Threatened by habitat change, including renovation and maintenance of buildings with roosts involving the use of chemicals for remedial timber treatment that are toxic to mammals. Few nursery roost sites are known and many of these have been lost, although numbers in hibernation sites have shown a slower decline in The Netherlands. Water pollution may also be a threat; the species already has a relatively restricted foraging habitat of broad, open flat water of canals, rivers and lakes with relatively open banks, with possibly some further seasonal (summer) restriction within utilised habitat. Such restrictions in summer may be opportunistic rather than enforced, and it may be that the requirements for wider dispersal in spring, and possibly autumn, is more of a conservation problem than concentration in summer in good foraging habitat close to the roost. The requirements during migration are not known and may be a constraint (Limpens et al. 2000, Hutson et al. 2001)
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Management

Conservation Actions

Conservation Actions
Protected in all European range states, and in some other parts of its global range. In Europe it is included in Annex II of the EC Council Directive on the Conservation of Natural Habitats and of Wild Fauna and Flora 1992 (EC Habitats Directive) requiring full protection and designation of Special Areas of Conservation to maintain it and its habitats. Other international treaties of relevance are the Agreement on the Conservation of Bats in Europe (Bonn Convention 1994), Convention on the Conservation of European Wildlife and Natural Habitats (the Bern Convention 1982) and Bern Convention Recommendation 36 (1992, Conservation of Underground Habitats). Most European range states are party to at least one of these treaties.
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Wikipedia

Pond bat

The pond bat (Myotis dasycneme) is a species of vesper bat. It is found in Eurasia from France to Russia and Kazakhstan.

Physical characteristics[edit]

The bat is medium sized, with a noticeally short tragus for a species in the Myotis genus. Fur is thick and black-brown at the base, with brownish or yellowish-grey fur on the dorsal side and white-grey or yellow-grey fur on the ventral side.

Status[edit]

The species is endangered, with a large decline in numbers in the west of range; where many nursery sites have been lost, especially in the Netherlands. On a global scale the species is only near threatened, but detailed data from the eastern population is needed to draw reliable conclusions.[1]

Habitat[edit]

In the summer this species nests in lowland regions with areas of water, meadows and woods, with winter roosts also occurring in the foothills of mountains. The record for the altitude of a M. dasycneme roost is 1000 meters above sea level, with winter roosts not normally occurring more than 300 meters above sea level. Summer roosts are mostly in roof spaces or church towers, with individuals sometimes found nesting in hollow trees.

Reproduction[edit]

Females reach sexual maturity in the second year. The mating season is from the end of August, with nursery roosts then becoming occupied the following may with 40-400 females, although rarely any males. The maximum recorded age is 19 years.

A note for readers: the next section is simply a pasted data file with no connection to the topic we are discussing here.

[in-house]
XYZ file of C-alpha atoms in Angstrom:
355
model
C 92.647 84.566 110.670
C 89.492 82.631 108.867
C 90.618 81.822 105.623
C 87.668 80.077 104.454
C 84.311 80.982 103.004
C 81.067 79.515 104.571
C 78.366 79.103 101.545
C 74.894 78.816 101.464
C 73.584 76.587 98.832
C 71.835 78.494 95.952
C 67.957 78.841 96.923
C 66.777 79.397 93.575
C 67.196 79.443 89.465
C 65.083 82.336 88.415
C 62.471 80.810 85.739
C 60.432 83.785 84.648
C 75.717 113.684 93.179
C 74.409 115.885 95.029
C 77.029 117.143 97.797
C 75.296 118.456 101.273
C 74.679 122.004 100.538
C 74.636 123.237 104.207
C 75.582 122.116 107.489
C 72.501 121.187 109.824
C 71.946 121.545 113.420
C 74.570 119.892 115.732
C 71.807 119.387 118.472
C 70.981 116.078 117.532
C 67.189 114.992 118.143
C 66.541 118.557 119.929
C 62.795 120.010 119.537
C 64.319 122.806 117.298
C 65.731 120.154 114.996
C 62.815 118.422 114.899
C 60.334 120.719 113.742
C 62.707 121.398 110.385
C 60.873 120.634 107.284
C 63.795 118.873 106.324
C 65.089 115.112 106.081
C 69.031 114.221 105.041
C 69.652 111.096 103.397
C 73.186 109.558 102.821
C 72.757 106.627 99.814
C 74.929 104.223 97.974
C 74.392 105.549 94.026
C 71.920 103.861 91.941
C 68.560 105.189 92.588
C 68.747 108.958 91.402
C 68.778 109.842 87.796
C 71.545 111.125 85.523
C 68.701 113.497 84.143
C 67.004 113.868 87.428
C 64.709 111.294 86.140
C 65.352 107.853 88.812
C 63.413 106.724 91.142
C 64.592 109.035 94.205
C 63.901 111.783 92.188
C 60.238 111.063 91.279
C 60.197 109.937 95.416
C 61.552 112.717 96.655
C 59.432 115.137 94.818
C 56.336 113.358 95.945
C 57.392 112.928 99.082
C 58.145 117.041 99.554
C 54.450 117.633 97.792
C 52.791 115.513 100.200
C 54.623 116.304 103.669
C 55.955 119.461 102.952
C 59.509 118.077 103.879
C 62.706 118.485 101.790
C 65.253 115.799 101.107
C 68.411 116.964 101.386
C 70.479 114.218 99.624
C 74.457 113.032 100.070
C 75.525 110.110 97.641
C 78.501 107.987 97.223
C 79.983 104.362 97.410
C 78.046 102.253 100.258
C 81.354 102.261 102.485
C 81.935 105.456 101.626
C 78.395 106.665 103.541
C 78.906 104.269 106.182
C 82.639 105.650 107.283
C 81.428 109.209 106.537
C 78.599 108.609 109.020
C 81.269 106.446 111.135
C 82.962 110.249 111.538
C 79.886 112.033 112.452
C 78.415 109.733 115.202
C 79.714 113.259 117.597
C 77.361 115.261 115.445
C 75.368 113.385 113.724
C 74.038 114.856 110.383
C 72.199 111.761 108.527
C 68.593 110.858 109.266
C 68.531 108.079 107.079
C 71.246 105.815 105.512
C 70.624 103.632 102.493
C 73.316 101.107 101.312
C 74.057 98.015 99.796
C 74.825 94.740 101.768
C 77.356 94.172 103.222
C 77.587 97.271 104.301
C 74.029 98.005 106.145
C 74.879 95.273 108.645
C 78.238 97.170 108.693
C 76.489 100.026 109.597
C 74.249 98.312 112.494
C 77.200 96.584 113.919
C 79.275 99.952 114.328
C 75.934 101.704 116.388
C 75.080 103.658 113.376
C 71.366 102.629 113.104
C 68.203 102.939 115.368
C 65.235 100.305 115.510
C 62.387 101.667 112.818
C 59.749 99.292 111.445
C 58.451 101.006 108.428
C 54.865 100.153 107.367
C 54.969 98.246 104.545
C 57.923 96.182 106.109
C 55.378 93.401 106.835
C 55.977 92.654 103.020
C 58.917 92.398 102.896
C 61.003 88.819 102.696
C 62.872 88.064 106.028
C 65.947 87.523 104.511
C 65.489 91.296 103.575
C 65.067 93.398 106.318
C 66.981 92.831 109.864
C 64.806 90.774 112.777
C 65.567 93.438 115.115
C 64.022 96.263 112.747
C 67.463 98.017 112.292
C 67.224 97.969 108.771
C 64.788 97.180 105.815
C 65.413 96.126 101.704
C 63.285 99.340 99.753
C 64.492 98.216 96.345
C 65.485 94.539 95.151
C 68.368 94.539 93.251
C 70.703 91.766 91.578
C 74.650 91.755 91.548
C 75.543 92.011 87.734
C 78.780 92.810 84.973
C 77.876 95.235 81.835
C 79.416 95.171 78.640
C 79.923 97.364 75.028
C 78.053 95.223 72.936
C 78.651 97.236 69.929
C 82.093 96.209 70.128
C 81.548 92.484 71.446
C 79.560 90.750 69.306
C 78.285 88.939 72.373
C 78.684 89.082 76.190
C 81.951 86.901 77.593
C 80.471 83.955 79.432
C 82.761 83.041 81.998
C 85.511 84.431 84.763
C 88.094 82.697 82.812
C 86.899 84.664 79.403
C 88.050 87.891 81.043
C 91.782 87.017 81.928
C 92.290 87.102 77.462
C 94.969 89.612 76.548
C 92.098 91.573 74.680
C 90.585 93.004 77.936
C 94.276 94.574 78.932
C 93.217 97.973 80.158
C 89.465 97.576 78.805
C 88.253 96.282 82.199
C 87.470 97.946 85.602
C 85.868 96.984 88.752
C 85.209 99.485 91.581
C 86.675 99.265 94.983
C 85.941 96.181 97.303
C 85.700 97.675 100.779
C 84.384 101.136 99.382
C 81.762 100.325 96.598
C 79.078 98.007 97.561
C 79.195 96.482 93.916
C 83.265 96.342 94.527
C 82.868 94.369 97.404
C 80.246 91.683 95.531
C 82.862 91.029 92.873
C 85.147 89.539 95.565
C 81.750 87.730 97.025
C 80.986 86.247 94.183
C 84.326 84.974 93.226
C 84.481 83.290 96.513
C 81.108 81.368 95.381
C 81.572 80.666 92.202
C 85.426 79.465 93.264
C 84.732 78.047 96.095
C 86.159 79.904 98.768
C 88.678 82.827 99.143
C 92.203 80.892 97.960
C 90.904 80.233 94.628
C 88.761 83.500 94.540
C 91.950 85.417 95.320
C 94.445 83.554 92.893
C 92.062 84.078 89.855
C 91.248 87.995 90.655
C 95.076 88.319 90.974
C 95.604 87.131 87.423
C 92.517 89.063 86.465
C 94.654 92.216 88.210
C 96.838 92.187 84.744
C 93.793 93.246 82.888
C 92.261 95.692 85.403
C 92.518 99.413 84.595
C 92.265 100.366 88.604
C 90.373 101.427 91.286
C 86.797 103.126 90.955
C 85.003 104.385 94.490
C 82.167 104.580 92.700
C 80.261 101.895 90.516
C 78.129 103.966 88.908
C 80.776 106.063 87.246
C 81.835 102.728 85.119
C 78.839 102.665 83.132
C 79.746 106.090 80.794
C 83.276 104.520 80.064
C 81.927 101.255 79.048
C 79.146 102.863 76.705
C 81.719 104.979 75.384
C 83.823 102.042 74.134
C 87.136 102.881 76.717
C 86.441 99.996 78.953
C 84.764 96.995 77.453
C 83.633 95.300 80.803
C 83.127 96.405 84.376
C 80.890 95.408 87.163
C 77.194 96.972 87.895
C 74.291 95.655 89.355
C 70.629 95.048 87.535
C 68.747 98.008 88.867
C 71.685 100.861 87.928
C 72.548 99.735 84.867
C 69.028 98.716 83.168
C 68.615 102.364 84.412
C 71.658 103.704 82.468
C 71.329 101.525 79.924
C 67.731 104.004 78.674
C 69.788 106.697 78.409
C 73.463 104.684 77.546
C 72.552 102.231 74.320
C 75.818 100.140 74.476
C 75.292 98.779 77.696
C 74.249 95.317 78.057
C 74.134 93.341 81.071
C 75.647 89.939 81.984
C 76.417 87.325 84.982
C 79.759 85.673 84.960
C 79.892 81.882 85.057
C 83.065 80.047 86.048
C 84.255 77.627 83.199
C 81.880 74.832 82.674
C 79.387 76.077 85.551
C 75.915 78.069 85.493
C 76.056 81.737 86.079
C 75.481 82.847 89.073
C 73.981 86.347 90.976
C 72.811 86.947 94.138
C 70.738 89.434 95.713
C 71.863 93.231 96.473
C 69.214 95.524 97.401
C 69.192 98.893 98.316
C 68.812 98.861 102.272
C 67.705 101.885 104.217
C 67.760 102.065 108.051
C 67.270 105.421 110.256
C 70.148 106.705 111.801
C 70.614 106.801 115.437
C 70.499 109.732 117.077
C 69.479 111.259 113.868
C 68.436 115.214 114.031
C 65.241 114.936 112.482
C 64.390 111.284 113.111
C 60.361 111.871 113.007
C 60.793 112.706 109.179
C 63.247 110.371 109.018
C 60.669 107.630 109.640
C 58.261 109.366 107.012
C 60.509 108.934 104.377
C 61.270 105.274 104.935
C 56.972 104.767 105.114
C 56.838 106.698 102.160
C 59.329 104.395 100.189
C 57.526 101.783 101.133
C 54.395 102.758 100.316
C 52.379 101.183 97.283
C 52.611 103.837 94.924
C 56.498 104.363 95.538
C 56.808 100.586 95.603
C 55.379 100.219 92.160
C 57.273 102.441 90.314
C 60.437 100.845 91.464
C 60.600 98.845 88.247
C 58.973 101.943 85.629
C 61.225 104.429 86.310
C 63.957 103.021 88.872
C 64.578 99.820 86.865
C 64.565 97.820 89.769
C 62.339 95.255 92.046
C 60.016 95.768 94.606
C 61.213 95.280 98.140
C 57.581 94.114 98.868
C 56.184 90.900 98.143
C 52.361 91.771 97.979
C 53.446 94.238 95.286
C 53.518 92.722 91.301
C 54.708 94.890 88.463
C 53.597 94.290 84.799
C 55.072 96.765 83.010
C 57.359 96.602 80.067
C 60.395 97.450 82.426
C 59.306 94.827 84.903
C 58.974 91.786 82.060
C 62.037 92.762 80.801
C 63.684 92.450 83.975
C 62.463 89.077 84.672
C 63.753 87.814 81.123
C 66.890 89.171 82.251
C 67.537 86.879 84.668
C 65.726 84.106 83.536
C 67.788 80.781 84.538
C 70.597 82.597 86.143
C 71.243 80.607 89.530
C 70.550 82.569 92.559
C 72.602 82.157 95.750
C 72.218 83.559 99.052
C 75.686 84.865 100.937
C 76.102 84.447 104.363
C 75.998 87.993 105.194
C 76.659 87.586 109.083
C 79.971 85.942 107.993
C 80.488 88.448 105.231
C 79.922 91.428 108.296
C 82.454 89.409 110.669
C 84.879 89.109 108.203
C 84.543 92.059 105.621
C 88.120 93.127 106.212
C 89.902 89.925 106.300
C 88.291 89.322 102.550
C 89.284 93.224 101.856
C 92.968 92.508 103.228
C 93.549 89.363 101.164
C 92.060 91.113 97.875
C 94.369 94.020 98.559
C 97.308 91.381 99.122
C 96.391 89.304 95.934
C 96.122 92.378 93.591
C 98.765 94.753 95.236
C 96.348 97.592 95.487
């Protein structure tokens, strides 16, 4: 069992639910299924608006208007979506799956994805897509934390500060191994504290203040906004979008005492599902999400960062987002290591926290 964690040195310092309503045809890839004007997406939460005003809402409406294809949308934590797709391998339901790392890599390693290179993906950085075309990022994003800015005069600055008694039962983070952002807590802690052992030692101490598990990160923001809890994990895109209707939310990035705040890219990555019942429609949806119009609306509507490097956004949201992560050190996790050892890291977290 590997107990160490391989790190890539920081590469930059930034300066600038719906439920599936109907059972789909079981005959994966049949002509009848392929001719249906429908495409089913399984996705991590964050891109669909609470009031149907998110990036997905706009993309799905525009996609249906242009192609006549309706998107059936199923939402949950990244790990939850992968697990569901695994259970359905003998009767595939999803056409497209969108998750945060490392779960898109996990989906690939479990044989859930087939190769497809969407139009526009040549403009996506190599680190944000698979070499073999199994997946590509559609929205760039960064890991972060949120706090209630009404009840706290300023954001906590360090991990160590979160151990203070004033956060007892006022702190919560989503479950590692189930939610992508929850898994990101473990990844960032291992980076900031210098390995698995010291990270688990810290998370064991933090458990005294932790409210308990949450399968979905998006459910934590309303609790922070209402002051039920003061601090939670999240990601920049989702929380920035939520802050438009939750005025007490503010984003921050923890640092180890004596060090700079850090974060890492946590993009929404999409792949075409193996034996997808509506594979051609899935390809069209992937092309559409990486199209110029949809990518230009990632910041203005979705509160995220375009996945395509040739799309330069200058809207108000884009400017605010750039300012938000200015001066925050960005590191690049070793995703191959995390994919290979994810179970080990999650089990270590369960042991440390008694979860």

Hunting[edit]

Members of this species emerge to hunt in late dusk, with either 1 or 2 foraging periods in evening and early morning. Hunting occurs over water, meadows and along woodland edges, with rapid, skillful flight (sometimes only 5–10 cm above water). Prey includes gnats, mosquitoes, moths and insects caught from the surface of the water.

Echolocation[edit]

Echolocation is done with FM singles between 60 and 24 kHz, with a 5-8 millisecond duration. The call sequence occurs every 115 milliseconds on average, with approximately 8-10 signals per second. Signal range is between 5 and 20 meters.

References[edit]

Sources[edit]

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Pond Bat

The Pond Bat (Myotis dasycneme) is a species of vesper bat in the Vespertilionidae family. It is found in Eurasia from France to Russia and Kazakhstan.

Contents

Physical characteristics

The bat is medium sized, with a noticeally short tragus for a species in the Myotis genus. Fur is thick and black-brown at the base, with brownish or yellowish-grey fur on the dorsal side and white-grey or yellow-grey fur on the ventral side.

Status

The species is world endangered, with a large decline in numbers in the west of range; many nursery sites in the Netherlands have been lost.

Habitat

In the summer this species nests in lowland regions with areas of water, meadows and woods, with winter roosts also occurring in the foothills of mountains. The record for the altitutude of a M. dasycneme roost is 1000 meters above sea level, with winter roosts not normally occurring more than 300 meters above sea level. Summer roosts are mostly in roof spaces or church towers, with individuals sometimes found nesting in hollow trees.

Reproduction

Females reach sexual maturity in the second year. The mating season is from the end of August, with nursery roosts then becoming occupied the following may with 40-400 females, although rarely any males. The maximum recorded age is 19 years.

Hunting

Members of this species emerge to hunt in late dusk, with either 1 or 2 foraging periods in evening and early morning. Hunting occurs over water, meadows and along woodland edges, with rapid, skillful flight (sometimes only 5-10 cm above water). Prey includes gnats, mosquitoes, moths and insects caught from the surface of the water.

Echolocation

Echolocation is done with FM singles between 60 and 24 kHz, with a 5-8 millisecond duration. The call sequence occurs every 115 milliseconds on average, with approximately 8-10 signals per second. Signal range is between 5 and 20 meters.

Source